Matching Items (15)

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A Retroactive Study of Parsons Center for Pediatric Dentistry Patient Parents/Guardians: Uncovering Motive for Seeking Specialty Dental Treatment

Description

Parents of patients receiving treatment at Parsons Center for Pediatric Dentistry and Orthodontics were surveyed in this study in an effort to uncover their motivations to seek specialty dental treatment

Parents of patients receiving treatment at Parsons Center for Pediatric Dentistry and Orthodontics were surveyed in this study in an effort to uncover their motivations to seek specialty dental treatment for their children. Parsons Center for Pediatric Dentistry and Orthodontics is a specialty dental clinic that focuses on increasing the accessibility of dental care, serving both insured and uninsured patients in Phoenix, Arizona. The demographic of this study is assumed to be the surrounding areas, including Maricopa County and the zip code to which Parsons pertains, 85009. Approximately half of the population in this area are low income individuals, and a large percentage of the population are of Hispanic/Latino heritage. Over the course of this investigation, eighty participating parents completed a short survey to determine factors relevant in their decision to obtain pediatric, as opposed to general (family) dental treatment, for their children. Parents were asked questions regarding their age, the age and dental treatment history of their children, and the relevance of six factors in their decision to visit the Parsons Center. Overall, "professional/personal recommendation" was the decision factor with the highest average relevance valuation followed by "Spanish-speaking staff," "location," "lack of insurance," "insurance accepted," and "past (patient) traumatic experience." Results suggest the importance of quality care and word-of-mouth recommendations as well as the significance of understanding and serving the needs of one's surrounding population effectively.

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Date Created
  • 2017-05

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Student-To-Student Anatomy Volume 1: Heart, Lungs, ENT

Description

Student to Student: A Guide to Anatomy is an anatomy guide written by students, for students. Its focus is on teaching the anatomy of the heart, lungs, nose, ears and

Student to Student: A Guide to Anatomy is an anatomy guide written by students, for students. Its focus is on teaching the anatomy of the heart, lungs, nose, ears and throat in a manner that isn't overpowering or stress inducing. Daniel and I have taken numerous anatomy courses, and fully comprehend what it takes to have success in these classes. We found that the anatomy books recommended for these courses are often completely overwhelming, offering way more information than what is needed. This renders them near useless for a college student who just wants to learn the essentials. Why would a student even pick it up if they can't find what they need to learn? With that in mind, our goal was to create a comprehensive, easy to understand, and easy to follow guide to the heart, lungs and ENT (ear nose throat). We know what information is vital for test day, and wanted to highlight these key concepts and ideas in our guide. Spending just 60 to 90 minutes studying our guide should help any student with their studying needs. Whether the student has medical school aspirations, or if they simply just want to pass the class, our guide is there for them. We aren't experts, but we know what strategies and methods can help even the most confused students learn. Our guide can also be used as an introductory resource to our respective majors (Daniel-Biology, Charles-Speech and Hearing) for students who are undecided on what they want to do. In the future Daniel and I would like to see more students creating similar guides, and adding onto the "Student to Student' title with their own works... After all, who better to teach students than the students who know what it takes?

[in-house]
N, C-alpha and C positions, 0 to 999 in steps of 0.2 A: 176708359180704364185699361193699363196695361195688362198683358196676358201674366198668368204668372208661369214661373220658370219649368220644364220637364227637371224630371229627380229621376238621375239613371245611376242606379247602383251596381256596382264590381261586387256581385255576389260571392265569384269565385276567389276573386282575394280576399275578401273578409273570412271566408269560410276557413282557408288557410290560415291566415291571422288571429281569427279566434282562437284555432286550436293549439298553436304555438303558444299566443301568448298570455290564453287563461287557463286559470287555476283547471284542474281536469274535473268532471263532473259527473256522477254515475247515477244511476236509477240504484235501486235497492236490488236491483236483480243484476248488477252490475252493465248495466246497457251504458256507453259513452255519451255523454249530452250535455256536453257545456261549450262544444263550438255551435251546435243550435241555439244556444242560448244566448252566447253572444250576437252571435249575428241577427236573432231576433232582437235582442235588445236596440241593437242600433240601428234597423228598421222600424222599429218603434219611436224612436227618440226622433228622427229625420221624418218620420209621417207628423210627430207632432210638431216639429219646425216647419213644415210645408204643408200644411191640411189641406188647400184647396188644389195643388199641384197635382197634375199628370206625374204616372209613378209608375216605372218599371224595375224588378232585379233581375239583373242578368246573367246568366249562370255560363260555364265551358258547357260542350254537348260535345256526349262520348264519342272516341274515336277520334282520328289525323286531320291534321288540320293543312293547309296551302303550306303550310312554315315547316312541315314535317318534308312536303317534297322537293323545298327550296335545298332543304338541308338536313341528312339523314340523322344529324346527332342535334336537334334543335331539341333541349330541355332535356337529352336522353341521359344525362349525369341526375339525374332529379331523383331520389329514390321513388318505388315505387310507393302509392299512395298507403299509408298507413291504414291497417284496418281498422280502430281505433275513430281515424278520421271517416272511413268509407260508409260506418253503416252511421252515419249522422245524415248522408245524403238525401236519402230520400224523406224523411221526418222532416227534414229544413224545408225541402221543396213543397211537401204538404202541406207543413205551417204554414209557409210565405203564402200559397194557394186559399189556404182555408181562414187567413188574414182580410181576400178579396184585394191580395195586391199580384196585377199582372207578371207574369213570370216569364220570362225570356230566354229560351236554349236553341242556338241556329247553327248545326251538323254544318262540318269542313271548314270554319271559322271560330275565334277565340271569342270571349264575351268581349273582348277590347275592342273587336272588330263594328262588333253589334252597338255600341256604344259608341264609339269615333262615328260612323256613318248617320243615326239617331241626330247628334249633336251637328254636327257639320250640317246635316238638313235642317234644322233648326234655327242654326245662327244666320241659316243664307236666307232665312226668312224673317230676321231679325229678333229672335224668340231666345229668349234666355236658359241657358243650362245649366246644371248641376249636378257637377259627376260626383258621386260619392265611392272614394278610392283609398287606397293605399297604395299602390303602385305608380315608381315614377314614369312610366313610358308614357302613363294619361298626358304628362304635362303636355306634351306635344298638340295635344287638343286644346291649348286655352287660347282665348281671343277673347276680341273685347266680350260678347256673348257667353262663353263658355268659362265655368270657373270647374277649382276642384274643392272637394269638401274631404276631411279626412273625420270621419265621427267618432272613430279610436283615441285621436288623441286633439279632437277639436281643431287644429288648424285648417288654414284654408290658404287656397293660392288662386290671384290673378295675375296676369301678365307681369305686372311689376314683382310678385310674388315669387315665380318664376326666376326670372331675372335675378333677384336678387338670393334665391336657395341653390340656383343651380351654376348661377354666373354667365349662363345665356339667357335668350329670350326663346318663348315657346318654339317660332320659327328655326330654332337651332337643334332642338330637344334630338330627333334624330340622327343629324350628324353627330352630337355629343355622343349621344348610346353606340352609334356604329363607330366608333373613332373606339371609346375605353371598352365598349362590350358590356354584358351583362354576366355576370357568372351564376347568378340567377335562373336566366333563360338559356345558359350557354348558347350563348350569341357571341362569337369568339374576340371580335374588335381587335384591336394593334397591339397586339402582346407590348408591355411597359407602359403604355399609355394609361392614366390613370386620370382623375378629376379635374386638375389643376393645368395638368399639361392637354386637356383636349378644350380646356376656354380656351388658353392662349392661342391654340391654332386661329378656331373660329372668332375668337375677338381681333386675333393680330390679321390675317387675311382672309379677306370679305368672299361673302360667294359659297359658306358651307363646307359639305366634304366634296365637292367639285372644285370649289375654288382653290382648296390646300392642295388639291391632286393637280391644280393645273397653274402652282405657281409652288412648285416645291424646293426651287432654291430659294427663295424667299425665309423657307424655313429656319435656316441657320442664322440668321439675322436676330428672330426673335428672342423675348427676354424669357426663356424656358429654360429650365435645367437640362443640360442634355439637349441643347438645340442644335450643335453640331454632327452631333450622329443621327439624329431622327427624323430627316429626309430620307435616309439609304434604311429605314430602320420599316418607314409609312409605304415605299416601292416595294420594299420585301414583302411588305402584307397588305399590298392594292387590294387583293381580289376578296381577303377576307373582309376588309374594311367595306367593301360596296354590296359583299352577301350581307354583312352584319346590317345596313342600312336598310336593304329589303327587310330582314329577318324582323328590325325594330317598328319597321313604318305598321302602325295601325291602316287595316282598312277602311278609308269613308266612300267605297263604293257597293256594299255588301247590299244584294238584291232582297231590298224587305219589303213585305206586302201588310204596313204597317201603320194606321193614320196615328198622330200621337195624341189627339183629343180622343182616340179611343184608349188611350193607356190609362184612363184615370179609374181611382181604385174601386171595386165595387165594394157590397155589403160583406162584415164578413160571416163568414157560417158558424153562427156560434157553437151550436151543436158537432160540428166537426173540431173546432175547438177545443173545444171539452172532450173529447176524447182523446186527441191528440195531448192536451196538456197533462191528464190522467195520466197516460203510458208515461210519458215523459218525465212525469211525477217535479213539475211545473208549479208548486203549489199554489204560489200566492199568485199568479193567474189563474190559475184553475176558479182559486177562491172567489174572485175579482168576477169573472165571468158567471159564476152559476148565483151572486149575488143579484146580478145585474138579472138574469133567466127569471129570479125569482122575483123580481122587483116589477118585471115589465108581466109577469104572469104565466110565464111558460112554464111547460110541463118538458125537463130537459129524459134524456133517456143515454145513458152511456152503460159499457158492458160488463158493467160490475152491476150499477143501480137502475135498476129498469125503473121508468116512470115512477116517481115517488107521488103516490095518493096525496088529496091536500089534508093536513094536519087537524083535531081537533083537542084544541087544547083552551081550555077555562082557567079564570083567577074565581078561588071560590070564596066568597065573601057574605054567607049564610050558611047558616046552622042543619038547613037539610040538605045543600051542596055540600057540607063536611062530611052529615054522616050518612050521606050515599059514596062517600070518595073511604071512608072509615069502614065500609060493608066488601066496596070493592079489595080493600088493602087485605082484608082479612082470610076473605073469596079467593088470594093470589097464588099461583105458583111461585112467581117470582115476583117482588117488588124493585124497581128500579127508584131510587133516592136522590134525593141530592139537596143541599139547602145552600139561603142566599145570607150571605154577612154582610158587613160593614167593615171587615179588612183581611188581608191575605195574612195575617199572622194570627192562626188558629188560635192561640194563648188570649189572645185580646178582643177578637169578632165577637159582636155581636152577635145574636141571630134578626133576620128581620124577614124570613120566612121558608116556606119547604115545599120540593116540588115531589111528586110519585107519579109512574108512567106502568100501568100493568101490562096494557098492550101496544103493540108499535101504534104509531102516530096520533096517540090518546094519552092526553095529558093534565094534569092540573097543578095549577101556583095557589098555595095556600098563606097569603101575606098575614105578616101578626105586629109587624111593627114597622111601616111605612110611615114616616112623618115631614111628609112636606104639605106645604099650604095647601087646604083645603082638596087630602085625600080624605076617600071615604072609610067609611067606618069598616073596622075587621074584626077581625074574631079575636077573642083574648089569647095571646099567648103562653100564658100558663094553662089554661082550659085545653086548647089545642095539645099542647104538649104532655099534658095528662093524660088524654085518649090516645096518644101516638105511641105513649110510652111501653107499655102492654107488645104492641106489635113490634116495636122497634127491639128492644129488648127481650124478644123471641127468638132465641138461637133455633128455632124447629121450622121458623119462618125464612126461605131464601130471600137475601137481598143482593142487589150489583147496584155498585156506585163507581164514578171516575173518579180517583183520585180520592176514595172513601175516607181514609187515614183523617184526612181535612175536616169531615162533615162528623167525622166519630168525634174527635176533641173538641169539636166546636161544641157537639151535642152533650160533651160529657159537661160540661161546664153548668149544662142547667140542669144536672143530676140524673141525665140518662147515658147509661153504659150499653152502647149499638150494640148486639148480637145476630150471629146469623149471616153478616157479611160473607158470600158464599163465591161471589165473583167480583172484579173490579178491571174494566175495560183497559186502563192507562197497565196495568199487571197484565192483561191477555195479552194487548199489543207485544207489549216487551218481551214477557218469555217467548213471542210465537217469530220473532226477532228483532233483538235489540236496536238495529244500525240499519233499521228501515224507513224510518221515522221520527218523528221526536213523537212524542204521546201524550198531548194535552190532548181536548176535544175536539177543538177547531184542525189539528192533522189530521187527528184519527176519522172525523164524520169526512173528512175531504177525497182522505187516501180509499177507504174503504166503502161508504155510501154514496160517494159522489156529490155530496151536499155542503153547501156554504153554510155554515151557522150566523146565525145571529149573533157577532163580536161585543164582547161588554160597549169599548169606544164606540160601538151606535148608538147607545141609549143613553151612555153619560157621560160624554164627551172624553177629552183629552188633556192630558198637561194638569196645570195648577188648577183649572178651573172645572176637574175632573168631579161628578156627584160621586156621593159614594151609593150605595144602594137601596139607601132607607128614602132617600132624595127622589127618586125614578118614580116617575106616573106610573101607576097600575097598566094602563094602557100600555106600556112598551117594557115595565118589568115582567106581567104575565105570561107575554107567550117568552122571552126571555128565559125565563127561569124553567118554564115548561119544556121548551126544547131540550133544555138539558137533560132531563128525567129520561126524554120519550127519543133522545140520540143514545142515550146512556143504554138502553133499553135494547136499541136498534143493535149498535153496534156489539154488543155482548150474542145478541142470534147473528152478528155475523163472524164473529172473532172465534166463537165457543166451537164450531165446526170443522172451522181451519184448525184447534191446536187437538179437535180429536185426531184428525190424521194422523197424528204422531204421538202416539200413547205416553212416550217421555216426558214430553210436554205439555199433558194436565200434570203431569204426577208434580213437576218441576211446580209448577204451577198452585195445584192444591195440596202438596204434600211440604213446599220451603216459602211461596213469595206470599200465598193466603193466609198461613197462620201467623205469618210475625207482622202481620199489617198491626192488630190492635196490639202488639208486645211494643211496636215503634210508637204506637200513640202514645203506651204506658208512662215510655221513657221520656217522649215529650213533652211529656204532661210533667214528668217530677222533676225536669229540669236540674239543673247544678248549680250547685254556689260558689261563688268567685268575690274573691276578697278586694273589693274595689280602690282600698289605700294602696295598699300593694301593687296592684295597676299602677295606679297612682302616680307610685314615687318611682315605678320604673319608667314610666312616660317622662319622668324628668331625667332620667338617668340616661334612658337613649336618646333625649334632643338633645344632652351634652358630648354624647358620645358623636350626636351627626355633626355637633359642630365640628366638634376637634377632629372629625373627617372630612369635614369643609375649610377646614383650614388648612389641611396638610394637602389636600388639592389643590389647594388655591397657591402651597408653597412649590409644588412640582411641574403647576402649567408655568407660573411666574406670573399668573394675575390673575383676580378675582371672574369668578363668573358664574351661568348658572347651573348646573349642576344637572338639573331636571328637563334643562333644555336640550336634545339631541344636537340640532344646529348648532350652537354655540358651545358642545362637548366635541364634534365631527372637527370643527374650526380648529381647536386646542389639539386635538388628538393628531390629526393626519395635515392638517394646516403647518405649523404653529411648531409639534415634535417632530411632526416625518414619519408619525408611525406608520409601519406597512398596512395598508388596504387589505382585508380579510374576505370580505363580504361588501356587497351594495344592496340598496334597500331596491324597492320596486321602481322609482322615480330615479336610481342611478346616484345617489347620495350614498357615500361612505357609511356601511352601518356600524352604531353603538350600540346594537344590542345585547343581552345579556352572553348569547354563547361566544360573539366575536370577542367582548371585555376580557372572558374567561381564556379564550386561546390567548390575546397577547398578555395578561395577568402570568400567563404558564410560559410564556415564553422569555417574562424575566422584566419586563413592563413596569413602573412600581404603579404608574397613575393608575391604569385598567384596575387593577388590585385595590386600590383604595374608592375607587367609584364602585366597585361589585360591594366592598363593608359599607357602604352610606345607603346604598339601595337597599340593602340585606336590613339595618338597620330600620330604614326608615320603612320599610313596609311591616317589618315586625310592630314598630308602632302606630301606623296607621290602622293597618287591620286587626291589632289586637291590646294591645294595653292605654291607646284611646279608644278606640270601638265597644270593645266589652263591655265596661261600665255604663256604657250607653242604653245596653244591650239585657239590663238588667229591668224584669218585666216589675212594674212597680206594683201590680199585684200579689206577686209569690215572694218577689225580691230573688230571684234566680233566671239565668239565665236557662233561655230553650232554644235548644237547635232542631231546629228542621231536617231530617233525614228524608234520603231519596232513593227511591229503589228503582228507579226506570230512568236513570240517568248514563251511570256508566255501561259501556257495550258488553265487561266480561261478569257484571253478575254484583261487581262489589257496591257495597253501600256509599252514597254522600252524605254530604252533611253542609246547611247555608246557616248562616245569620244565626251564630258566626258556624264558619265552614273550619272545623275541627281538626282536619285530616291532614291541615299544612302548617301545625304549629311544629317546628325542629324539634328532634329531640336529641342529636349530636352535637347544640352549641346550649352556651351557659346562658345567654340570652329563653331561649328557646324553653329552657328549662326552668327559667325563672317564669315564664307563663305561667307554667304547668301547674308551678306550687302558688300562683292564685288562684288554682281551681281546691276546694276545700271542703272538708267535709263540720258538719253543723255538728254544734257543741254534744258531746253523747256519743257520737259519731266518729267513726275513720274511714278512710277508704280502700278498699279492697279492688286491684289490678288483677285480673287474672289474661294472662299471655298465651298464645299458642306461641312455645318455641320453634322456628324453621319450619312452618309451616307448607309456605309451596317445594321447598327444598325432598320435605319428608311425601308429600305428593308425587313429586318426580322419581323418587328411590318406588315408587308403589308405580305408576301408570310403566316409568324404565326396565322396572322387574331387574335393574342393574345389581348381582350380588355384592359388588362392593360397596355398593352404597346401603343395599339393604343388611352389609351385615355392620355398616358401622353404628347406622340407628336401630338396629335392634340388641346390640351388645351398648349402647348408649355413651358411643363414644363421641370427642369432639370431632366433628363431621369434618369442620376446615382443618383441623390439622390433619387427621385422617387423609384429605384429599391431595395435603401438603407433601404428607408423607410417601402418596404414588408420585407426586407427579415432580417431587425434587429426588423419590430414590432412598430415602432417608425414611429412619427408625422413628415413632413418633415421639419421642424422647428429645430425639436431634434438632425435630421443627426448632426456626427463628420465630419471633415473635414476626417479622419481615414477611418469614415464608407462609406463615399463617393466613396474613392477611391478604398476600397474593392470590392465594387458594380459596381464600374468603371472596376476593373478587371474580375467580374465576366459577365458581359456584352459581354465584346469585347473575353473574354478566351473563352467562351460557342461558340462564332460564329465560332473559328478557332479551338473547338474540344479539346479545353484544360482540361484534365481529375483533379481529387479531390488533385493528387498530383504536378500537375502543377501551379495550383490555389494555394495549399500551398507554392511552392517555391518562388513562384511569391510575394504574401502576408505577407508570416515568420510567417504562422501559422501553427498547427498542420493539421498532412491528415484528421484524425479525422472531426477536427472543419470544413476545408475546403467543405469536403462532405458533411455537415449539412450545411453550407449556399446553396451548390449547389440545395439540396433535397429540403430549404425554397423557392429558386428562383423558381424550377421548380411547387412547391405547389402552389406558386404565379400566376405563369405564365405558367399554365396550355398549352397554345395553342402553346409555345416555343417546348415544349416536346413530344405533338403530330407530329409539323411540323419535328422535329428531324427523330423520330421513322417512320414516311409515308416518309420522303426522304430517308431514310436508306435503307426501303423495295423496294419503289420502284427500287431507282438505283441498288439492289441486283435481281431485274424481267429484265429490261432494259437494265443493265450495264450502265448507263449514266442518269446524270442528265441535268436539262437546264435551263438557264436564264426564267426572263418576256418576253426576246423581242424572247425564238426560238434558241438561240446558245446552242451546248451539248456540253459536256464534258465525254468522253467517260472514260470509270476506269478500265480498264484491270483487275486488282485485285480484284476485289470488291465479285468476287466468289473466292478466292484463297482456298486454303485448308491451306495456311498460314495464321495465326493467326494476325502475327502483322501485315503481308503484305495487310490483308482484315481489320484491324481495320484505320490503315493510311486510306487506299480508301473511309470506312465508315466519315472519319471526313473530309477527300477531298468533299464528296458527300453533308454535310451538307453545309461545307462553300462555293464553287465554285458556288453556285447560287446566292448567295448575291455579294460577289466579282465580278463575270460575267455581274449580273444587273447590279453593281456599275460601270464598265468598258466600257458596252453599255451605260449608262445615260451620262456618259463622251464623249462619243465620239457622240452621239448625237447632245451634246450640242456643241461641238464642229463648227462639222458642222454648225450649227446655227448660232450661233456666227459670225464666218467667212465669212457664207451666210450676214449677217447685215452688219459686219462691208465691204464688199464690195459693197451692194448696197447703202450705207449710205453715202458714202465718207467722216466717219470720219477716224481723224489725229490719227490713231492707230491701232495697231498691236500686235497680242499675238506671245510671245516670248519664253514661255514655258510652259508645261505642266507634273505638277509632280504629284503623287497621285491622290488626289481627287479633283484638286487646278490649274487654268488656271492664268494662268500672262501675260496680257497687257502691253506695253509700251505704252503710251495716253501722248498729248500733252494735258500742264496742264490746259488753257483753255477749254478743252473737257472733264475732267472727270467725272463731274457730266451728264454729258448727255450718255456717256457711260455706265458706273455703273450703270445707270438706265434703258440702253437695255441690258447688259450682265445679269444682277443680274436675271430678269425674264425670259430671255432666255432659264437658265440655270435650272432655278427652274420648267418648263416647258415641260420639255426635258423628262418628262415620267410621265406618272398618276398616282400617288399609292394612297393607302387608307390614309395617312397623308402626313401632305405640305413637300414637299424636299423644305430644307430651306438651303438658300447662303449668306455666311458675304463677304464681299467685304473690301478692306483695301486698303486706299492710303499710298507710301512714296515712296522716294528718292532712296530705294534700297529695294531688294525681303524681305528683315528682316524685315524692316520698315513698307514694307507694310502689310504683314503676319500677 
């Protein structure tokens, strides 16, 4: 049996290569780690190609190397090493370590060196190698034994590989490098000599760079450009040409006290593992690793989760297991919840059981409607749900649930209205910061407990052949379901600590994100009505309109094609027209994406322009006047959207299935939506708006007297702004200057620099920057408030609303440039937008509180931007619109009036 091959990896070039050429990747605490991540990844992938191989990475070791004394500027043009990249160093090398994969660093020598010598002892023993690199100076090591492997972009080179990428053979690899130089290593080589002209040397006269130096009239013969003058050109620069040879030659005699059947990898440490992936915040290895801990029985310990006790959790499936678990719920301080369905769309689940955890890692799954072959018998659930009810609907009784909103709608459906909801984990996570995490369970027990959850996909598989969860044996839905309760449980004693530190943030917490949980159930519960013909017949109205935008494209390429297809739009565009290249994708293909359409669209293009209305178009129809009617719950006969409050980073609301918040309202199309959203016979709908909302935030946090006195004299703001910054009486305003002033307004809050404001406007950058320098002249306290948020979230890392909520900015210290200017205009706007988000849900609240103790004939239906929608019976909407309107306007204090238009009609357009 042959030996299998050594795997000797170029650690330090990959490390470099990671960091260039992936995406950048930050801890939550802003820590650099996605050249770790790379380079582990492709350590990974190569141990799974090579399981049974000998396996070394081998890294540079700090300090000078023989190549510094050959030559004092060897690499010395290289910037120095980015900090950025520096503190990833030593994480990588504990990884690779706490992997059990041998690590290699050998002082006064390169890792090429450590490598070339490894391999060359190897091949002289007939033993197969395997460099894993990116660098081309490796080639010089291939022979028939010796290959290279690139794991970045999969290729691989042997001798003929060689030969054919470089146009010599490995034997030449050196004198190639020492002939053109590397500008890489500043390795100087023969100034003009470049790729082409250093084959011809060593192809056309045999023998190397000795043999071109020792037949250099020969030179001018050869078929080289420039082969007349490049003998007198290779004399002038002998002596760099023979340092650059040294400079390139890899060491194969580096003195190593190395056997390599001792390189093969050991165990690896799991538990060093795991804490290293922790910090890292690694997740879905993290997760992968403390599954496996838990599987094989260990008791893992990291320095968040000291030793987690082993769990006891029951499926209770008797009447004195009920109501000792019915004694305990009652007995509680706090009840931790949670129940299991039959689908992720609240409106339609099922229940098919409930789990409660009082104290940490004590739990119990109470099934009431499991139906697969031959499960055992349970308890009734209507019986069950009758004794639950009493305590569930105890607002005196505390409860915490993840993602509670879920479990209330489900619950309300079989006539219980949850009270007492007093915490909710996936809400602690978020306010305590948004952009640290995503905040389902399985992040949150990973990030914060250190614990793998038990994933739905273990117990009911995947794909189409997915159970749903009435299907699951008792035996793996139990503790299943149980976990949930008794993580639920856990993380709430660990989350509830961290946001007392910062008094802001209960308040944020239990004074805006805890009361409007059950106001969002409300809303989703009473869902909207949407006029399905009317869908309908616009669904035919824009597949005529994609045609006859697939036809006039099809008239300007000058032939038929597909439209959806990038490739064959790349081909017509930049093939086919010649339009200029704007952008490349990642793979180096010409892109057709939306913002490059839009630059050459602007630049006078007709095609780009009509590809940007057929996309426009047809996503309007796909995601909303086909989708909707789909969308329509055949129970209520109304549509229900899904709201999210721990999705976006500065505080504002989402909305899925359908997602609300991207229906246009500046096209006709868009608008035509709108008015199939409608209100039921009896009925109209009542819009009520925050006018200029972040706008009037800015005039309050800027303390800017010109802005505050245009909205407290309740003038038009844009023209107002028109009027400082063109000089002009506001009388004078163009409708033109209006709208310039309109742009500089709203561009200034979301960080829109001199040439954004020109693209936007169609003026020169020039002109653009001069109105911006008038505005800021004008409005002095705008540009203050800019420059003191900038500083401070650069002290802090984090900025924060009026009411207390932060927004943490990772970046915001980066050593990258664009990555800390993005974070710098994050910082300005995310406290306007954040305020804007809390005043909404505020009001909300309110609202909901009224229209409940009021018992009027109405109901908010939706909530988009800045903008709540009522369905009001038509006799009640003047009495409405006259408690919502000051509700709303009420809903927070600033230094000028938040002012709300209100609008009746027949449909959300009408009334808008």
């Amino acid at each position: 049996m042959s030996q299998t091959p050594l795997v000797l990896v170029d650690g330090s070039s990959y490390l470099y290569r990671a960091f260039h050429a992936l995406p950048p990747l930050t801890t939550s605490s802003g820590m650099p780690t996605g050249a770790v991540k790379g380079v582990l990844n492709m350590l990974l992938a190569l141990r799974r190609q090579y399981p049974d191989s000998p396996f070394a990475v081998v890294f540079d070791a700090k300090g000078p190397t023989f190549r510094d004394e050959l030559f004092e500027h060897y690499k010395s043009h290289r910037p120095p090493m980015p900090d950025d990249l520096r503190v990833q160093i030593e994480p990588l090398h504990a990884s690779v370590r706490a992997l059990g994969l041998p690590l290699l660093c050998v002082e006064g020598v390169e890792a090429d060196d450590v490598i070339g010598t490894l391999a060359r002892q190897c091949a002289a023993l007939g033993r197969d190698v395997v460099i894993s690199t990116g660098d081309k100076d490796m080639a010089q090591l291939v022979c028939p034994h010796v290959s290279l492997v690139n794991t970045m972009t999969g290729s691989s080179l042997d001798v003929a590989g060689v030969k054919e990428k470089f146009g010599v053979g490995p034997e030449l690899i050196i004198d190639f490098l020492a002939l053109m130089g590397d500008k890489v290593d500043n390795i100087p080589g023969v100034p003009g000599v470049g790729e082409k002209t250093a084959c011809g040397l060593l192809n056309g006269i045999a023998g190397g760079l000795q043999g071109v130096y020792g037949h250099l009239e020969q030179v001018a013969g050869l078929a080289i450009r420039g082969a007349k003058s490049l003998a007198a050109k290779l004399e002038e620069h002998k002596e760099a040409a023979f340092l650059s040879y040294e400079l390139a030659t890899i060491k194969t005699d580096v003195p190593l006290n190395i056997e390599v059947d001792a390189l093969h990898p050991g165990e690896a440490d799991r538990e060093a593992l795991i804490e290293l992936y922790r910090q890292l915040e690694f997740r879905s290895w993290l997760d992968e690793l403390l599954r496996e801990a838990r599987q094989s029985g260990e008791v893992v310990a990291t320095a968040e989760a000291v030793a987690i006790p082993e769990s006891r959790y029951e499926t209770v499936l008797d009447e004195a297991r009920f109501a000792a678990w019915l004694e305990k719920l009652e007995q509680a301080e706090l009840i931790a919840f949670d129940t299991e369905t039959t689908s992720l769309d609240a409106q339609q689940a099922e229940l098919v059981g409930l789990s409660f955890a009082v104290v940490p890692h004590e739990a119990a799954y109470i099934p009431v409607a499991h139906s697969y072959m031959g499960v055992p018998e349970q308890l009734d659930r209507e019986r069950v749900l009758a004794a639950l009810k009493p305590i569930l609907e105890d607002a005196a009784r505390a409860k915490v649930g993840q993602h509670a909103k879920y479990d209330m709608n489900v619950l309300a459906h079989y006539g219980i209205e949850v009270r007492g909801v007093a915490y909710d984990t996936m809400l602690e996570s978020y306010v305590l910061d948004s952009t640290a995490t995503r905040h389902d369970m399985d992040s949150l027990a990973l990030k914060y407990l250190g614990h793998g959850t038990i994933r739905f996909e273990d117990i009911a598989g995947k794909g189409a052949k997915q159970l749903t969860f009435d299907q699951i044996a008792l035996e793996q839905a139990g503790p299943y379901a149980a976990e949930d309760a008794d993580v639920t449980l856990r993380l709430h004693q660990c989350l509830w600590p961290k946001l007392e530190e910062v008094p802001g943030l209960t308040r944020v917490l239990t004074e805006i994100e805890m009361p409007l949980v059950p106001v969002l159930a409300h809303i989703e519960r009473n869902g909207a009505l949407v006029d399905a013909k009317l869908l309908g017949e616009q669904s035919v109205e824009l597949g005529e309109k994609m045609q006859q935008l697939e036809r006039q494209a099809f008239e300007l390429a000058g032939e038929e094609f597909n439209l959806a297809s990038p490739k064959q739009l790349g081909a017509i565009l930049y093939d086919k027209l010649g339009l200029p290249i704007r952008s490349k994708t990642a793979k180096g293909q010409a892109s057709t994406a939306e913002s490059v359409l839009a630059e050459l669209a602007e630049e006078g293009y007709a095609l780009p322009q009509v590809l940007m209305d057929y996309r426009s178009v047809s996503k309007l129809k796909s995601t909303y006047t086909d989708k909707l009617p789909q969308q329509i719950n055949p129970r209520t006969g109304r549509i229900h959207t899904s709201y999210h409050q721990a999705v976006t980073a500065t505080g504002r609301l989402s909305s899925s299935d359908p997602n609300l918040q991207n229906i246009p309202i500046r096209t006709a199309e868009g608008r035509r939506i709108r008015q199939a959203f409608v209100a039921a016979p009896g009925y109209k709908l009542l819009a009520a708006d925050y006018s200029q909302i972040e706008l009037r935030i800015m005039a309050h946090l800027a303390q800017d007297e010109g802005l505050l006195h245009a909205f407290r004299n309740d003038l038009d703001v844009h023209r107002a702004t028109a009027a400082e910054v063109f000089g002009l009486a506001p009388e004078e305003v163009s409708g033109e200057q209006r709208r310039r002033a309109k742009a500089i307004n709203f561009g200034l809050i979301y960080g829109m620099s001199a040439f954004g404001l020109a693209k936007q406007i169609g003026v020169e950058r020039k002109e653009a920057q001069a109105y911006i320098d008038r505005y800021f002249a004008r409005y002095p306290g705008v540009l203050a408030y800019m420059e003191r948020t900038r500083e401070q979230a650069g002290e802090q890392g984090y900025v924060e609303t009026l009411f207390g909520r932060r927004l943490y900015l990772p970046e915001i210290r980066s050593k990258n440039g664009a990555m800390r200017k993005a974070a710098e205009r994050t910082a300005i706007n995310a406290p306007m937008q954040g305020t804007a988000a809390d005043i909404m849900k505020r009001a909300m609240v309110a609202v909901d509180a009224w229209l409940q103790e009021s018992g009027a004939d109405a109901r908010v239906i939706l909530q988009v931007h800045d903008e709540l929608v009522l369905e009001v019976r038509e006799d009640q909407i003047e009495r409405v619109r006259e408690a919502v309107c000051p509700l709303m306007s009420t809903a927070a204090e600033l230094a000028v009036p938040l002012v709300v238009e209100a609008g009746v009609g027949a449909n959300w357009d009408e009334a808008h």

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Created

Date Created
  • 2017-05

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Characterization of 18kDa Mitochondrial Translocator Protein in Relation to Neuropathological Elements of Neurodegenerative Diseases

Description

Neuroinflammation is mediated by activated microglia, the chief immune response of the central nervous system. Mitochondrial 18kDa translocator protein (TSPO) is upregulated in activated microglia and has been used in